Sunday, February 21, 2016

The Mountaintop

I've used the term "mountaintop" in faculty meetings to describe those moments, specifically while on retreat and/or during high points of our year, that fill us with energy, passion, conviction and inspiration. Basking in the light while on the mountain fills us with hope and joy. Like the apostles in today's Gospel, we would like to stay there forever. 

We've seen His glory. We've experienced His transforming power. But, we've also realized that we do not, and in this world cannot, stay on the mountain. 

We have not been called to stay there; those deemed worthy to ascend to the heights are simultaneously called to descend to the pits and valleys and point, lead, guide and assist others to the mountaintop.

Oftentimes, we find this work arduous. Challenges abound. Setbacks occur. The ascent is fraught with difficult footing, conditions, and passages. Discouragement mounts. Doubt clouds our perspective, making it seem as though making it back to top is not only impossible but also pointless.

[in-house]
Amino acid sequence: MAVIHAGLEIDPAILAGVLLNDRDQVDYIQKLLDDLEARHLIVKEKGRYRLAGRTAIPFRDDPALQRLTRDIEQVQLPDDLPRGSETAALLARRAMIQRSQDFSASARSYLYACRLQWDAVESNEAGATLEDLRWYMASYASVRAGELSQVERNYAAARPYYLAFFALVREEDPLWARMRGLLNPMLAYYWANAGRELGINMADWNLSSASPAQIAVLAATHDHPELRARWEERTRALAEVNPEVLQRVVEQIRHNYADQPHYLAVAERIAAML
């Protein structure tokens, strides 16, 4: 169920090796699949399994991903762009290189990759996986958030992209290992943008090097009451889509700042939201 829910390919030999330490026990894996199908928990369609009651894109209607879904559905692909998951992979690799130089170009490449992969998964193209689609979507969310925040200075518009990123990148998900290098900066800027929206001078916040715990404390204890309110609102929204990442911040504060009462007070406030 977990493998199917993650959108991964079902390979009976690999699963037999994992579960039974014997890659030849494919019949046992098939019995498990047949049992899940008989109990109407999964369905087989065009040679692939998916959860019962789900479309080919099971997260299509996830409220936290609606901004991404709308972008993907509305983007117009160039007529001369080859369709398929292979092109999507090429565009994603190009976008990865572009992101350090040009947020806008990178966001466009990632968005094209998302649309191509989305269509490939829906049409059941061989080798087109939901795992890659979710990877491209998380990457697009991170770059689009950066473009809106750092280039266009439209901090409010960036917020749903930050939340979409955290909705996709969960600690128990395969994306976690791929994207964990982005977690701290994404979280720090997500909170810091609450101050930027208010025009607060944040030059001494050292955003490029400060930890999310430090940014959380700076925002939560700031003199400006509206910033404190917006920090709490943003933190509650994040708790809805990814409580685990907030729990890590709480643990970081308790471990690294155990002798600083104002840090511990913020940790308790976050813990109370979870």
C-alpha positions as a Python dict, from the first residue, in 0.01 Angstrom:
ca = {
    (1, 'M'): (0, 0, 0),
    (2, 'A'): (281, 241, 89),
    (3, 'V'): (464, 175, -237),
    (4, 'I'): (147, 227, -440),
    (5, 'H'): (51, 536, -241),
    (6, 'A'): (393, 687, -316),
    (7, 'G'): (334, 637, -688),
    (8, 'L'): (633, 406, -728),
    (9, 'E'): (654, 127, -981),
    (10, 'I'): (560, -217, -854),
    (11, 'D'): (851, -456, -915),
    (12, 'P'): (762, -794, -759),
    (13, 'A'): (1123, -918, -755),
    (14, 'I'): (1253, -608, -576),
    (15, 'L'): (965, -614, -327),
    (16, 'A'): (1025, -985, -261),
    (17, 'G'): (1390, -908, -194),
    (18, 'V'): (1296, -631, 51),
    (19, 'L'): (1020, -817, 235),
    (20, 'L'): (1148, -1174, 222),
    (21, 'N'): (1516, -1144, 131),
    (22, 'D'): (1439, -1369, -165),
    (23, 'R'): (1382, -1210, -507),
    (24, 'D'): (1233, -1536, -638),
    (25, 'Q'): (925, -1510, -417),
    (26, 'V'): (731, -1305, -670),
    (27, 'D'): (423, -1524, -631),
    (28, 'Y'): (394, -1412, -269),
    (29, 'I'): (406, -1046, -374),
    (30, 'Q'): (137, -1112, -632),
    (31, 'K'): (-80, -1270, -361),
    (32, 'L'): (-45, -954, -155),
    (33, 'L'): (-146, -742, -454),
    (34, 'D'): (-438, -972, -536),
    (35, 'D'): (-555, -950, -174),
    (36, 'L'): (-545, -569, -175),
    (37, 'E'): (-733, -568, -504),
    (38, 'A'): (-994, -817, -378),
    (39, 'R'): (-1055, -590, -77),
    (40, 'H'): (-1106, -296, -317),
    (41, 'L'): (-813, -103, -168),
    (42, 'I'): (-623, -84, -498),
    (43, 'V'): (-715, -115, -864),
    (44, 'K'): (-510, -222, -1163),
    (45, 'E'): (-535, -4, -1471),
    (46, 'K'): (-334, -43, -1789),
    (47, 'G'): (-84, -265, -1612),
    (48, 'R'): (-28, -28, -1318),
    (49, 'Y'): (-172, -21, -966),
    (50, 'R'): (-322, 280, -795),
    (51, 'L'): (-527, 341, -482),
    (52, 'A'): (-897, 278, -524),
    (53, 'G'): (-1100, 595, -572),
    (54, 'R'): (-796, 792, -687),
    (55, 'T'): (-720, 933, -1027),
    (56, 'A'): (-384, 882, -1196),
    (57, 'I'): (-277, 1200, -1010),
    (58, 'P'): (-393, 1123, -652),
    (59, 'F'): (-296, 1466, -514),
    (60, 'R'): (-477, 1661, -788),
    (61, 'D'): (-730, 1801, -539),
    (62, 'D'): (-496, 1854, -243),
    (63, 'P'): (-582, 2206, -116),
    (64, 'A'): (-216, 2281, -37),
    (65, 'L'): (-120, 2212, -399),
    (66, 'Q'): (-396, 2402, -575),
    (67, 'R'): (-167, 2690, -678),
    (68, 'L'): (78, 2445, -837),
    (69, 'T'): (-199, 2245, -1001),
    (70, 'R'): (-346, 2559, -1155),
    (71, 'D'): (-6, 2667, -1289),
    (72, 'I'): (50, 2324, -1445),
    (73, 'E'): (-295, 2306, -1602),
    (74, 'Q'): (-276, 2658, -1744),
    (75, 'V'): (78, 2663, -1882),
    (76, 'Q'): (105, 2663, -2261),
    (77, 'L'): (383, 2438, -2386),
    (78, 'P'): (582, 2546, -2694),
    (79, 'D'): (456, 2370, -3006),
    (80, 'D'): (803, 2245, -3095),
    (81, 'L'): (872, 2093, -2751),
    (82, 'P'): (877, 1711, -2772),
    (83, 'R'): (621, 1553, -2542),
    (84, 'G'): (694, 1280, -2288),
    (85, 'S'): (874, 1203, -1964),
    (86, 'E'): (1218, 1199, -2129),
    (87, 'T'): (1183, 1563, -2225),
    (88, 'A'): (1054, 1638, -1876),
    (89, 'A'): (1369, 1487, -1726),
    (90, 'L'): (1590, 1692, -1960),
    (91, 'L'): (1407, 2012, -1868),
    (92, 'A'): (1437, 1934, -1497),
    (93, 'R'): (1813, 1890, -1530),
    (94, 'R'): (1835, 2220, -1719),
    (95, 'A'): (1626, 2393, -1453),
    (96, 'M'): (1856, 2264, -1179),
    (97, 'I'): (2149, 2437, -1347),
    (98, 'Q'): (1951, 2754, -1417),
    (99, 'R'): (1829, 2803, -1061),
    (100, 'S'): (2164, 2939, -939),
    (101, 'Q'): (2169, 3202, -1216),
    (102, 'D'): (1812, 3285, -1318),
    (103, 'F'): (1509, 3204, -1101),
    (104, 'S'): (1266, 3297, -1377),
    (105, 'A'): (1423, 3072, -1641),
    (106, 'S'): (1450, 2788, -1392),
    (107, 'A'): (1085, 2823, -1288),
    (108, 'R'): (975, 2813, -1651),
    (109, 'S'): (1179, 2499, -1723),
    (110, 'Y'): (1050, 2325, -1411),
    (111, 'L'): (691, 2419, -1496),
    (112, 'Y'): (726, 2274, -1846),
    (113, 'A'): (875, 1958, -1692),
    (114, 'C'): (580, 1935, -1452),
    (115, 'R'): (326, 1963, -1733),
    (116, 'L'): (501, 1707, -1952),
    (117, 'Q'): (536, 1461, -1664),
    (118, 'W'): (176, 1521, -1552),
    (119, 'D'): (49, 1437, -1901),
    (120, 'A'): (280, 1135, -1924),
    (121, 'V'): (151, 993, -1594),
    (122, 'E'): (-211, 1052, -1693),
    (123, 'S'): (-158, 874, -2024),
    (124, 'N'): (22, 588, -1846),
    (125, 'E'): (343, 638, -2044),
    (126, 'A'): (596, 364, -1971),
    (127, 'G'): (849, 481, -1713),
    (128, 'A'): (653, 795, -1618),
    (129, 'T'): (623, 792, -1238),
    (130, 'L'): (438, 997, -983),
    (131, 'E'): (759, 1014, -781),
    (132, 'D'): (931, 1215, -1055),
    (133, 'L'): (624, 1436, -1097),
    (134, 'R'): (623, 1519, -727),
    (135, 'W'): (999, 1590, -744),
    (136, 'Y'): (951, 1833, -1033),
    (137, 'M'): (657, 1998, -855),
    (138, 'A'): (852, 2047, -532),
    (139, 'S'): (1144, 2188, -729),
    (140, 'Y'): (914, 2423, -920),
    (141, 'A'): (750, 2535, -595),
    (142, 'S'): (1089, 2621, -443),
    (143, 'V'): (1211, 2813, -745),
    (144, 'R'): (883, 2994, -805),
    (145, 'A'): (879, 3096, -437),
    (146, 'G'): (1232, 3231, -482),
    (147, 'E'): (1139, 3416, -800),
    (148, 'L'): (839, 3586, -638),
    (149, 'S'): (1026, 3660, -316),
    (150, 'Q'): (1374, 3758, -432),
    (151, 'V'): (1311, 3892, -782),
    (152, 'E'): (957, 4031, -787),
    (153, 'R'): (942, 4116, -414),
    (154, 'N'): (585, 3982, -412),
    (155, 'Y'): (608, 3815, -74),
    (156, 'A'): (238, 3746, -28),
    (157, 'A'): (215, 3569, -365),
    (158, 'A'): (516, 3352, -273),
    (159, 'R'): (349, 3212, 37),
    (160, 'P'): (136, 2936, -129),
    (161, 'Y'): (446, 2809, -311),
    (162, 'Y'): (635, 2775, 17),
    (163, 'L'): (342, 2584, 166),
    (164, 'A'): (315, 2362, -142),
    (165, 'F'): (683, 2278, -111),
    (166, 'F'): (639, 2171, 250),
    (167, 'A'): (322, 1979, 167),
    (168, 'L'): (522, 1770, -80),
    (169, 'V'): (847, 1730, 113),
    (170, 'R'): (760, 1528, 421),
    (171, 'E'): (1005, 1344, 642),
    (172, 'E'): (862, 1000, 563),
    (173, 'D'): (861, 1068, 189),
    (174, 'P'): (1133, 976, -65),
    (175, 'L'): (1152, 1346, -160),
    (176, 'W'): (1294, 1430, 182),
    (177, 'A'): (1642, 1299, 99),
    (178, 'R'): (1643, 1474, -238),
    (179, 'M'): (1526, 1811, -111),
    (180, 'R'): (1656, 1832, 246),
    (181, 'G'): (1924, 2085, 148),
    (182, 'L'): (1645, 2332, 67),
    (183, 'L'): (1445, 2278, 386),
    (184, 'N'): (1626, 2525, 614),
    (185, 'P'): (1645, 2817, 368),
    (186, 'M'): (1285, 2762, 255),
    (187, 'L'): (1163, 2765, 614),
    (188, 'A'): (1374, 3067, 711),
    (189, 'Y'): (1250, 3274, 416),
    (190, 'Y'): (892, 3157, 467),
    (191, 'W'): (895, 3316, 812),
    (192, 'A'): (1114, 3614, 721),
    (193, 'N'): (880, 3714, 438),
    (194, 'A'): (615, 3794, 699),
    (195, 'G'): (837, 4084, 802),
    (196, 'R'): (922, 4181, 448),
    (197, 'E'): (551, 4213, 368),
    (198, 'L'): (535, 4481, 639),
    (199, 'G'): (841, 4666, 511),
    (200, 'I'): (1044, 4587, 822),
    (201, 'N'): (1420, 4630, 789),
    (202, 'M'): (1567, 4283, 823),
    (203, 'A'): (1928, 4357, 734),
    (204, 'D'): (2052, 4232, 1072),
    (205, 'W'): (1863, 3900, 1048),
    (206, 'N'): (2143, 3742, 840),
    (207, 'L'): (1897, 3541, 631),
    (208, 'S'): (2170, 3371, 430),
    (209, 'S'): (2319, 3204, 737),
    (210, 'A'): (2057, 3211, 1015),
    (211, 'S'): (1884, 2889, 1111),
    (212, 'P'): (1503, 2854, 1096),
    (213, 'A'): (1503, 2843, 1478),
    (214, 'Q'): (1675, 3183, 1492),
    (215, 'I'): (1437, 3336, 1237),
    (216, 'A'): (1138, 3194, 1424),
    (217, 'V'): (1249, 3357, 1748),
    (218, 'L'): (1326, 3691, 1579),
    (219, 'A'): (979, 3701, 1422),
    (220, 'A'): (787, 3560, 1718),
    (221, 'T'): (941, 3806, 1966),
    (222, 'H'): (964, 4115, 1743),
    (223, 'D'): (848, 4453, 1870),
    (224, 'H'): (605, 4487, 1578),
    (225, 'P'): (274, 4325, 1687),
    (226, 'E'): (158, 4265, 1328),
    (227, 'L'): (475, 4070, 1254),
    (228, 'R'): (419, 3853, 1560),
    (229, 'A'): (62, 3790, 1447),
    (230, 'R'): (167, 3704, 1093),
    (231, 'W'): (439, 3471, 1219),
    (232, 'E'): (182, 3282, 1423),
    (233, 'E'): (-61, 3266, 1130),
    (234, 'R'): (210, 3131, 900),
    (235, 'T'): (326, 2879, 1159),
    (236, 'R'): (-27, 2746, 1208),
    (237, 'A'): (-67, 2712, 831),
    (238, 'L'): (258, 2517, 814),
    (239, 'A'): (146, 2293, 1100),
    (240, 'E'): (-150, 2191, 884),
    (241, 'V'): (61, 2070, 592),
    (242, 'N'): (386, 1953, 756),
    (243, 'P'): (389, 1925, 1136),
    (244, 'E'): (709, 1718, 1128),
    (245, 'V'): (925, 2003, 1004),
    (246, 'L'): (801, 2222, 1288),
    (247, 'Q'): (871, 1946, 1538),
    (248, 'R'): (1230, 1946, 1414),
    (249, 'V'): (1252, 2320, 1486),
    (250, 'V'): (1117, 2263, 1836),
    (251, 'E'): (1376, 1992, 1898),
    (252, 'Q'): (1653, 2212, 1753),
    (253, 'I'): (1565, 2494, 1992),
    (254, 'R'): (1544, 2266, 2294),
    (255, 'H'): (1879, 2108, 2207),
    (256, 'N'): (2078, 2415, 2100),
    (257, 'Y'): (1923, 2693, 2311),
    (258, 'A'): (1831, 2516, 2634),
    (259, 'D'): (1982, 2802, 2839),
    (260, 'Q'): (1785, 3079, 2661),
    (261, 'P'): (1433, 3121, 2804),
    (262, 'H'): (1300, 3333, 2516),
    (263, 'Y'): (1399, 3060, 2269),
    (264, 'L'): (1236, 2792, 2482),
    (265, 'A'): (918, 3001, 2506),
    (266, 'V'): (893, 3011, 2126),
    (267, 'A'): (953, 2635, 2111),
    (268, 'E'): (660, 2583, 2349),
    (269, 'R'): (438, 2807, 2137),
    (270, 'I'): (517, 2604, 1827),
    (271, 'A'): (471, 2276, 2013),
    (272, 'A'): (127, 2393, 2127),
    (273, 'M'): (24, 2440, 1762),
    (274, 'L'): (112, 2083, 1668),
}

As His disciples we must keep the memory of our mountaintop experiences at the forefront of our minds. We must guard these moments within our hearts and not allow anything or anyone to steal them from us. Using applied optimism, we must recollect the energy, passion, conviction and inspiration found on the mountaintop and tap into it in moments of darkness and despair. The hope of restoration should propel us back to the peak. 

We were not made for comfort; we were made for greatness. Greatness isn't easy. It involves hard work, hard work that we can do. 

There is a line from the second part of the Eucharistic prayer that states, "giving thanks that you have held us worthy to be in your presence and minister to you." As ministers of Catholic education, God has held us worthy to be in His presence and minister to Him through our work at Incarnation Catholic School. He has deemed us worthy to join in His Passion. Let us always give Him thanks for this, no matter how long the journey, no matter how heavy the cross. 

For if He has found us worthy to join in carrying His cross, we are also worthy of participating in His death and Resurrection. 

Both the Transfiguration and the Crucifixion take place on the top of a mountain. We can't have one without the other. So, let us not count the cost. Let us not worry. Let us not doubt. 

Let us ascend with hope. Let us the mountaintop!